Building for the future

How does the destination travel market look right now?

On Tuesday the Organisation for Economic Cooperation and Development predicted the UK economy is likely to fall into recession this year. The Chancellor of the Exchequer, Alistair Darling, recently said the UK was facing “the worst economic conditions in 60 years.”

The Paris-based OECD think tank was also pessimistic about growth prospects in the rest of Europe. It said Europe’s three other largest economies, Germany, France and Italy, will barely grow at all this year.

On Tuesday in Australia, that country’s central bank cut interest rates for the first time in seven years as the Australian economy slowed but inflation remained high.

The Japanese government unveiled a stimulus package on Friday worth 11.7 trillion yen (US$107 billion), designed to boost that country’s economy.

The Japanese stimulus package was less than the $167 billion the U.S. government spent on tax rebates and other measures in July to boost the sagging American economy. And that investment, in fact, appears to have had some positive impacts. But as travel consultant Peter Yesawich told Tourism Whistler members in July, 74 per cent of Americans polled said they would experience difficulty if their paycheque was delayed even one week. In other words, it’s still going to be a while before many Americans begin thinking about winter vacations in Whistler.

In Canada’s most populous province, and one of Whistler’s biggest destination markets, the U.S. economy and the strong Canadian dollar have devastated Ontario’s manufacturing sector. Deere & Co., the world’s largest maker of farm machinery, announced Tuesday it was closing its factory in Welland, Ont. and severing another 800 manufacturing jobs.

In most parts of the world, people are paying more for energy and more for food than they were last winter, while at the same time many are watching the value of their homes decline.

And even as oil prices fall from $147 a barrel two months ago to less than $110 a barrel this week, the costs of many other products derived from oil remain high. The New York Times reported Tuesday that Procter & Gamble has raised by 7-10 per cent the prices it charges retailers for items made with ingredients derived from oil. And the company is planning to maintain the prices “to recover costs already incurred,” a spokesman said.

Airlines, also, aren’t ready to roll back fuel surcharges and other fees added in the last few months as oil prices soared.

So with most countries’ economies in trouble and many people watching their spending more closely than ever, the destination markets would not appear to be the focus for Whistler this winter. In fact, given the extent of the economic downturn and the apparent difficulty in convincing people to visit during an Olympic year, it may be a couple of years before the destination market rebounds.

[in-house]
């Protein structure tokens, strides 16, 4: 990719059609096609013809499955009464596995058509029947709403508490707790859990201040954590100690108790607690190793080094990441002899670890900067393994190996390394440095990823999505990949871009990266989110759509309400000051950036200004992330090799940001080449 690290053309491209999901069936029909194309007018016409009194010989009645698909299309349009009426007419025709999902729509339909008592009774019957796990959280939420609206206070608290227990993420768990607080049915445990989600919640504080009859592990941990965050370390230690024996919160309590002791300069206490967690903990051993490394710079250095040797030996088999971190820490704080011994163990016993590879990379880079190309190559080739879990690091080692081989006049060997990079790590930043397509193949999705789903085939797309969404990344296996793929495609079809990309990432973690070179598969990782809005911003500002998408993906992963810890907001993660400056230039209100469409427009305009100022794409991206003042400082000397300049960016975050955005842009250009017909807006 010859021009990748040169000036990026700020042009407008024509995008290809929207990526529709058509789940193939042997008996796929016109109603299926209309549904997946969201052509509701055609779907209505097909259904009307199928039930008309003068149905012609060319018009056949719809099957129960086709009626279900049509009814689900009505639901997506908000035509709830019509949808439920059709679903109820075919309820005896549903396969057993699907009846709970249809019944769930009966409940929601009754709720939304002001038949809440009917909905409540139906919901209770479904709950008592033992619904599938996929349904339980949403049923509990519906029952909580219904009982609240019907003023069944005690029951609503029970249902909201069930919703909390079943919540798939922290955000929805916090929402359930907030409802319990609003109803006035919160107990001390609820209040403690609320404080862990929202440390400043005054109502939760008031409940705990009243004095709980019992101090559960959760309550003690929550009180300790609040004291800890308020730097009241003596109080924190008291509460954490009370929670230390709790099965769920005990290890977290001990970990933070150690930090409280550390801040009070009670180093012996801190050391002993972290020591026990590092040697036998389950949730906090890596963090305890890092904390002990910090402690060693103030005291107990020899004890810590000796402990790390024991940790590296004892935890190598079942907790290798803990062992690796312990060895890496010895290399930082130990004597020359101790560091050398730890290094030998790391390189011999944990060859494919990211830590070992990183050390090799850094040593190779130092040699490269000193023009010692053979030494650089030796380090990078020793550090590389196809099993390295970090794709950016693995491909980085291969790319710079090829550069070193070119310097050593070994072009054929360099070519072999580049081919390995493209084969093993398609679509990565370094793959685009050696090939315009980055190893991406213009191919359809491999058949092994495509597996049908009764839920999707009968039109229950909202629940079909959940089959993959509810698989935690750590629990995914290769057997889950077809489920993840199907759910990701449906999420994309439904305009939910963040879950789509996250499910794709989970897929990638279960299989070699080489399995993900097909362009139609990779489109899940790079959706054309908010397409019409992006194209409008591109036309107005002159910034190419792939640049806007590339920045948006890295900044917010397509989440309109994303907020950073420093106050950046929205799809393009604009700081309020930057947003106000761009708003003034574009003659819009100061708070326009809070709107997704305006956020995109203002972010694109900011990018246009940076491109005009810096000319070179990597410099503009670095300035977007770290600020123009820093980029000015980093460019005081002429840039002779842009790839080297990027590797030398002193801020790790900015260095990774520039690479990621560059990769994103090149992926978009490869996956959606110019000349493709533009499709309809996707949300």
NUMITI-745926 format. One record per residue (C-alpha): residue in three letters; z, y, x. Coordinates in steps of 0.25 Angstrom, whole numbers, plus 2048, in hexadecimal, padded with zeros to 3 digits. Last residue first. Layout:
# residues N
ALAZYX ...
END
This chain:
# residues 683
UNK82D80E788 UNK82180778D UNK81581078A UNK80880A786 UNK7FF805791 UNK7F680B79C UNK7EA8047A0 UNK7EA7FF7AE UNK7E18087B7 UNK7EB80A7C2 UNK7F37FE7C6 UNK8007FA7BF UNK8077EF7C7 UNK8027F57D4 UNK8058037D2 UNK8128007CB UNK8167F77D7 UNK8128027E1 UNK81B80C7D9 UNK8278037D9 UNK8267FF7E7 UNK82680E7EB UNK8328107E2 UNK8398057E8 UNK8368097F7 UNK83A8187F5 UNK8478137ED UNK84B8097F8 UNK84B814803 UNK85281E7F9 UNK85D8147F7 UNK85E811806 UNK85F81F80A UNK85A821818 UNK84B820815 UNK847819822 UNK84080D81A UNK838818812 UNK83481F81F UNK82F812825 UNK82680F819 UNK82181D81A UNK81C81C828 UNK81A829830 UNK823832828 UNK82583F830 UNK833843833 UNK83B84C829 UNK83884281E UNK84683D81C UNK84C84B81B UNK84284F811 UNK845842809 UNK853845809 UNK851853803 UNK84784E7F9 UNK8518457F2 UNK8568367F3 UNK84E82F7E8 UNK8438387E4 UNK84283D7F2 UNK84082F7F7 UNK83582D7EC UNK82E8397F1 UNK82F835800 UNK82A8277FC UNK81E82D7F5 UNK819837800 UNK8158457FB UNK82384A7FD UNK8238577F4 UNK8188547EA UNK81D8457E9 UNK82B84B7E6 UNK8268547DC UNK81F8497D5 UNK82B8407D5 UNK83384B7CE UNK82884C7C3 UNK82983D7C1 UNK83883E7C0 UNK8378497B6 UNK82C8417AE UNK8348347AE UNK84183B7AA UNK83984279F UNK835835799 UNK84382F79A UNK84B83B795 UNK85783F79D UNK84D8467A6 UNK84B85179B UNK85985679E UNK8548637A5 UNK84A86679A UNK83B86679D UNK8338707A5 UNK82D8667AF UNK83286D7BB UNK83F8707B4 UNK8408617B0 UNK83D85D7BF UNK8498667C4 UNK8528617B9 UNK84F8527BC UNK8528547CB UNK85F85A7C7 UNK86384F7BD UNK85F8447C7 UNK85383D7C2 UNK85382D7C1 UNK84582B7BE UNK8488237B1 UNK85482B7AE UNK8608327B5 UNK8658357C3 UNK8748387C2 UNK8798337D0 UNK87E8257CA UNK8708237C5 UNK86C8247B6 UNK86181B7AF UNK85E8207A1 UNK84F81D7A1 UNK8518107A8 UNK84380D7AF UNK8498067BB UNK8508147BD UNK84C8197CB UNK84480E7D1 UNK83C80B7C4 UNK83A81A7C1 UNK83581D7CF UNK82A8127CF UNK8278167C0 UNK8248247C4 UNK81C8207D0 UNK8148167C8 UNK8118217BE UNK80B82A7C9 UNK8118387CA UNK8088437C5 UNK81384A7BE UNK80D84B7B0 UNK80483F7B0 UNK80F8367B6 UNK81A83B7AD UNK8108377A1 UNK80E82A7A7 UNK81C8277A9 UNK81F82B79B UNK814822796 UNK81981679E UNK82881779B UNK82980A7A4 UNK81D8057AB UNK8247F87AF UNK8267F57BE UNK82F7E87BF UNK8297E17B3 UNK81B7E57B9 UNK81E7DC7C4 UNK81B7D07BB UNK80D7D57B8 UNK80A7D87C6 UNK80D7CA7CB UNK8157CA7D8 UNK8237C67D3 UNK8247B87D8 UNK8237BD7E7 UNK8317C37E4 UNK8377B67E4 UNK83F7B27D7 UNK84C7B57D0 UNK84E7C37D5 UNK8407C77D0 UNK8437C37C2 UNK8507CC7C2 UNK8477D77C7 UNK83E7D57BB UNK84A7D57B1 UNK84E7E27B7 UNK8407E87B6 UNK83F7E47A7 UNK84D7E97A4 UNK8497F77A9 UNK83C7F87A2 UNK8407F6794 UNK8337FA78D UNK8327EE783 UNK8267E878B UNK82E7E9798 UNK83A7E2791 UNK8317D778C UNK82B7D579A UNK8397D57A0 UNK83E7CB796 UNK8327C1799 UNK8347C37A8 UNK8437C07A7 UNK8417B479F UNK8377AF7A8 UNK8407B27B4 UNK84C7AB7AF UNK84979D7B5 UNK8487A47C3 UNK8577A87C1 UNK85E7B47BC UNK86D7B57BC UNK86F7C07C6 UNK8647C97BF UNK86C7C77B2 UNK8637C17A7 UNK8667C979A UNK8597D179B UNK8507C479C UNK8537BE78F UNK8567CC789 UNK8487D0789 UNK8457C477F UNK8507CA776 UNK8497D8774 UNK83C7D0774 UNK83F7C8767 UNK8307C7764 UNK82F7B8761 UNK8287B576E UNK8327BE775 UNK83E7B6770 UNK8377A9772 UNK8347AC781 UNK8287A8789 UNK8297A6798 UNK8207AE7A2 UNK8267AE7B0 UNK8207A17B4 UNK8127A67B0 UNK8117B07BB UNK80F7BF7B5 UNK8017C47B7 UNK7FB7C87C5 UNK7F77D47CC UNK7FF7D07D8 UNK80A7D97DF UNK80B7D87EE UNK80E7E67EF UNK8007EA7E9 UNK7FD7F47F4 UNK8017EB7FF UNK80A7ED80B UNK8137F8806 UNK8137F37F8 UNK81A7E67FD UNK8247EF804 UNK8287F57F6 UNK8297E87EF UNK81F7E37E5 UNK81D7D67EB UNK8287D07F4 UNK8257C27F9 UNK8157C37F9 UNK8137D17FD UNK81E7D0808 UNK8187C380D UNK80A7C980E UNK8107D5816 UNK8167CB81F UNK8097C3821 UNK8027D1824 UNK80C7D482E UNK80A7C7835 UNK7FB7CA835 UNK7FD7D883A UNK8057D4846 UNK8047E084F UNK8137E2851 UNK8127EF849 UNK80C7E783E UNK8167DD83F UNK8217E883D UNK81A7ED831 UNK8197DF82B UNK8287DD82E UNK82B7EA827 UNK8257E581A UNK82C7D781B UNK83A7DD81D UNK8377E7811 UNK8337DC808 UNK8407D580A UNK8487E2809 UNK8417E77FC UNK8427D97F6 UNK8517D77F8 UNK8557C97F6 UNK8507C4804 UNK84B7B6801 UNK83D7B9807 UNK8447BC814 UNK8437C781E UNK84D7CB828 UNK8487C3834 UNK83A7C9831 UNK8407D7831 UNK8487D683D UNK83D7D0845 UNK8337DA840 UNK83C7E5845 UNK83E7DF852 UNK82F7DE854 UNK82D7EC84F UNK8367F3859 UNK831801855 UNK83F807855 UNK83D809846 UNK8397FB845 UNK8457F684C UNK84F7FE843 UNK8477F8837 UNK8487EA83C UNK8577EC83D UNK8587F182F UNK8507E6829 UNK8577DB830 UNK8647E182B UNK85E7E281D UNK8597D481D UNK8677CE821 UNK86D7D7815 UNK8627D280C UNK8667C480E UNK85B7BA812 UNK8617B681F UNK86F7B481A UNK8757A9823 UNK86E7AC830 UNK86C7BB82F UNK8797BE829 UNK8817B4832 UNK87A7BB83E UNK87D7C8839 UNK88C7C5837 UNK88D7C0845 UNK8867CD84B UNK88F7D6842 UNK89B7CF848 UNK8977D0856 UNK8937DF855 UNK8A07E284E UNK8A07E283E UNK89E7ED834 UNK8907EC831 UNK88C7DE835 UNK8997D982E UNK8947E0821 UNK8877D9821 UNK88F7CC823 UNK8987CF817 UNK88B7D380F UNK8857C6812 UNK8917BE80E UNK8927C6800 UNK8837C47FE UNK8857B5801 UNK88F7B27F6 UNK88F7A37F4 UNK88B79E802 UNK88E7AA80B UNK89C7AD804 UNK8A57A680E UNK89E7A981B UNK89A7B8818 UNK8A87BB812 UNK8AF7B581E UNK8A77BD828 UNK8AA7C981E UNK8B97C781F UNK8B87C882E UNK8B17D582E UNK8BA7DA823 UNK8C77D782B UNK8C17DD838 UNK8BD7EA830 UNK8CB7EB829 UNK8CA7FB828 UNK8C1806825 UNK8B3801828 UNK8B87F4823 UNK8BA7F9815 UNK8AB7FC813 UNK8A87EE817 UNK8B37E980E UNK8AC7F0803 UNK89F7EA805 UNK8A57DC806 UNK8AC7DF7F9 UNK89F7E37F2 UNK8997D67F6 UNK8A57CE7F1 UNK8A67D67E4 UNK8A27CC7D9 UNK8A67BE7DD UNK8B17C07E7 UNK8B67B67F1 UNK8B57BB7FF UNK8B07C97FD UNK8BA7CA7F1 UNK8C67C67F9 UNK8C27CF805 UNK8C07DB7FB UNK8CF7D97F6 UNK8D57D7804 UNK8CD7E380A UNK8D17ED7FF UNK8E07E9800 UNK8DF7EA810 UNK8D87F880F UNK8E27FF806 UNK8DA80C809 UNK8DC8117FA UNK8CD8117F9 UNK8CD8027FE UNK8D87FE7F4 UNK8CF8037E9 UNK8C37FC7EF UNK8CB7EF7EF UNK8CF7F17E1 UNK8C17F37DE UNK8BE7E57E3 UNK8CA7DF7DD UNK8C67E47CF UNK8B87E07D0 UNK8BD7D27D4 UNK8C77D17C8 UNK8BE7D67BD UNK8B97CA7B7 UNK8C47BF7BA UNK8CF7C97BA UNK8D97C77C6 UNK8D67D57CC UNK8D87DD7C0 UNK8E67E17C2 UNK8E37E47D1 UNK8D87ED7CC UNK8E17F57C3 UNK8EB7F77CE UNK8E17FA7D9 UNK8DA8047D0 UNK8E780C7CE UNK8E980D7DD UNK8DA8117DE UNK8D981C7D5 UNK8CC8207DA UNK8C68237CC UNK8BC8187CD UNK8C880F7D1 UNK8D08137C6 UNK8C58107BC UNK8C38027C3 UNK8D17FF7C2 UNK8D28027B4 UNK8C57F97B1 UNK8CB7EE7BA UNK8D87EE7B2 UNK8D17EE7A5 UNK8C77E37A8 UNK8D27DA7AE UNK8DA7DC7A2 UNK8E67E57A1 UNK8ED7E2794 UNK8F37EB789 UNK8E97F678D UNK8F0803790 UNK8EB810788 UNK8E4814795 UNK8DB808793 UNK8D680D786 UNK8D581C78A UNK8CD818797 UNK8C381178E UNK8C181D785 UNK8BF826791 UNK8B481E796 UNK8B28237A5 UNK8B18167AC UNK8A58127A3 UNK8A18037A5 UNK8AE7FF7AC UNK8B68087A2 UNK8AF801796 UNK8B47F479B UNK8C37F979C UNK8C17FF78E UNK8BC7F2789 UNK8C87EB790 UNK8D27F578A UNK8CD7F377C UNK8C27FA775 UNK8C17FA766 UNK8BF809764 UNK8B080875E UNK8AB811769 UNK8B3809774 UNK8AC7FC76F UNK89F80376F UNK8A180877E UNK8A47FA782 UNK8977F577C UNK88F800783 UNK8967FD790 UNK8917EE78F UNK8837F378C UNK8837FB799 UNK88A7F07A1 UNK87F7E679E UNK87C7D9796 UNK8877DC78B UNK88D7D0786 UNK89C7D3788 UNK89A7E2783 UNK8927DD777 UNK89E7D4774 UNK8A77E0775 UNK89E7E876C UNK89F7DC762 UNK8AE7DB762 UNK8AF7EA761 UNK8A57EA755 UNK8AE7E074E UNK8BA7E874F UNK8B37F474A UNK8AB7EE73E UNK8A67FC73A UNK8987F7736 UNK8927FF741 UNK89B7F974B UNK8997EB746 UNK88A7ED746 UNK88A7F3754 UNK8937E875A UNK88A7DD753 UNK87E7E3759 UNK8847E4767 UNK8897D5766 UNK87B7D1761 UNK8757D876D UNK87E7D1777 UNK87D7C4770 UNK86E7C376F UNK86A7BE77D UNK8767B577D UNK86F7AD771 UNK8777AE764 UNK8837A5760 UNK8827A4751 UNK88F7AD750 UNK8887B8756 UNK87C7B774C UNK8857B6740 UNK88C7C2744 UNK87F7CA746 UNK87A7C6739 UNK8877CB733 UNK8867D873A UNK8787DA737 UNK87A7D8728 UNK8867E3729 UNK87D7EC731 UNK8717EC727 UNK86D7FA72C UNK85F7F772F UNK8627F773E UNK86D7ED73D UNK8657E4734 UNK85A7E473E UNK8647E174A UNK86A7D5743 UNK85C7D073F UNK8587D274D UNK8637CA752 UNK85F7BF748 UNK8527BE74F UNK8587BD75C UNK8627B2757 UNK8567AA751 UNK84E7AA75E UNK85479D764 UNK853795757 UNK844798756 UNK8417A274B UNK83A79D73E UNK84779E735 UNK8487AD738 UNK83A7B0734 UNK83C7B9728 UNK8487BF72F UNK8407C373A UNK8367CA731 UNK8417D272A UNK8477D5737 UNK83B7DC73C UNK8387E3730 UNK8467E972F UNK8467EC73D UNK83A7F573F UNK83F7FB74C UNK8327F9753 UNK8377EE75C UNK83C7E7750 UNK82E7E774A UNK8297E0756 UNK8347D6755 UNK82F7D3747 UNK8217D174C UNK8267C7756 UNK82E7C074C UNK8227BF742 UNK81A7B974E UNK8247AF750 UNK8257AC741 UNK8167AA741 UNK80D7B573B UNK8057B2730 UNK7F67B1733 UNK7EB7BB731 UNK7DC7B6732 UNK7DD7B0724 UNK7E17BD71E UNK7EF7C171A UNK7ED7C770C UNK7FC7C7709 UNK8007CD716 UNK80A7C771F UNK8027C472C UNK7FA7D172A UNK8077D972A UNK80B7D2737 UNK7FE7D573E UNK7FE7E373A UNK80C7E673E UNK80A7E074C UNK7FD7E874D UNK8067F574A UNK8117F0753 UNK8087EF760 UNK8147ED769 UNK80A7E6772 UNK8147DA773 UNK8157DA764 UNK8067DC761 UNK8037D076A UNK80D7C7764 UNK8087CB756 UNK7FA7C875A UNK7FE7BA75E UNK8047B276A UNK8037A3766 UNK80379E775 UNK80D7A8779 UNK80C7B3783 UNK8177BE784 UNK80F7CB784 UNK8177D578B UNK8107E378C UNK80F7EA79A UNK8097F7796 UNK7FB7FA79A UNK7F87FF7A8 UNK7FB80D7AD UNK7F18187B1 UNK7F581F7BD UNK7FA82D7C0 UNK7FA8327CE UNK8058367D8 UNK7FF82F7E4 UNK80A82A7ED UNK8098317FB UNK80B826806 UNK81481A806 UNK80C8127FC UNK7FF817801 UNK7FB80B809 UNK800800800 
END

The regional market will continue to be the foundation of the Whistler economy. And with the emphasis on “value” last winter and again this fall, the regional market has grown a little bit, drawing people from the Lower Mainland and the Fraser Valley, including some who had given up on Whistler and gone elsewhere.

“Value” often starts with discounted accommodation prices, which isn’t a long-term strategy for hotels but it helps draw people to Whistler — which is the first and most important step in keeping the local economy running.

How long it will take to get the economic picture to turn around is a matter of debate. (Have two economists ever agreed?) But given the current numbers, the forecasts, the political situations in Canada and the U.S., and the volatility in energy prices right now, maybe Whistler should be working on a two-three year business strategy in preparation for a rebound the winter after the 2010 Olympics.

Maybe now is the time to reach out to British Columbians, including all those who continue to see Whistler as a favoured fat cat, and entice them here to experience Whistler first hand. At the very least they would learn more about Whistler; at best they would become ambassadors for Whistler and repeat visitors.

And it might be worthwhile to have more Whistler ambassadors in Vancouver leading up to and during the 2010 Olympics.

Whistler needs to make an impression during the Games if it is to realize the full potential of post-Olympic tourism. Making sure Whistler becomes the base for the German Olympic team and German television coverage of the 2010 Games is one part of that.

These are uncertain, rapidly changing times. Strengthening Whistler’s foundation of regional support now is a good foundation for future growth when economies around the world recover.

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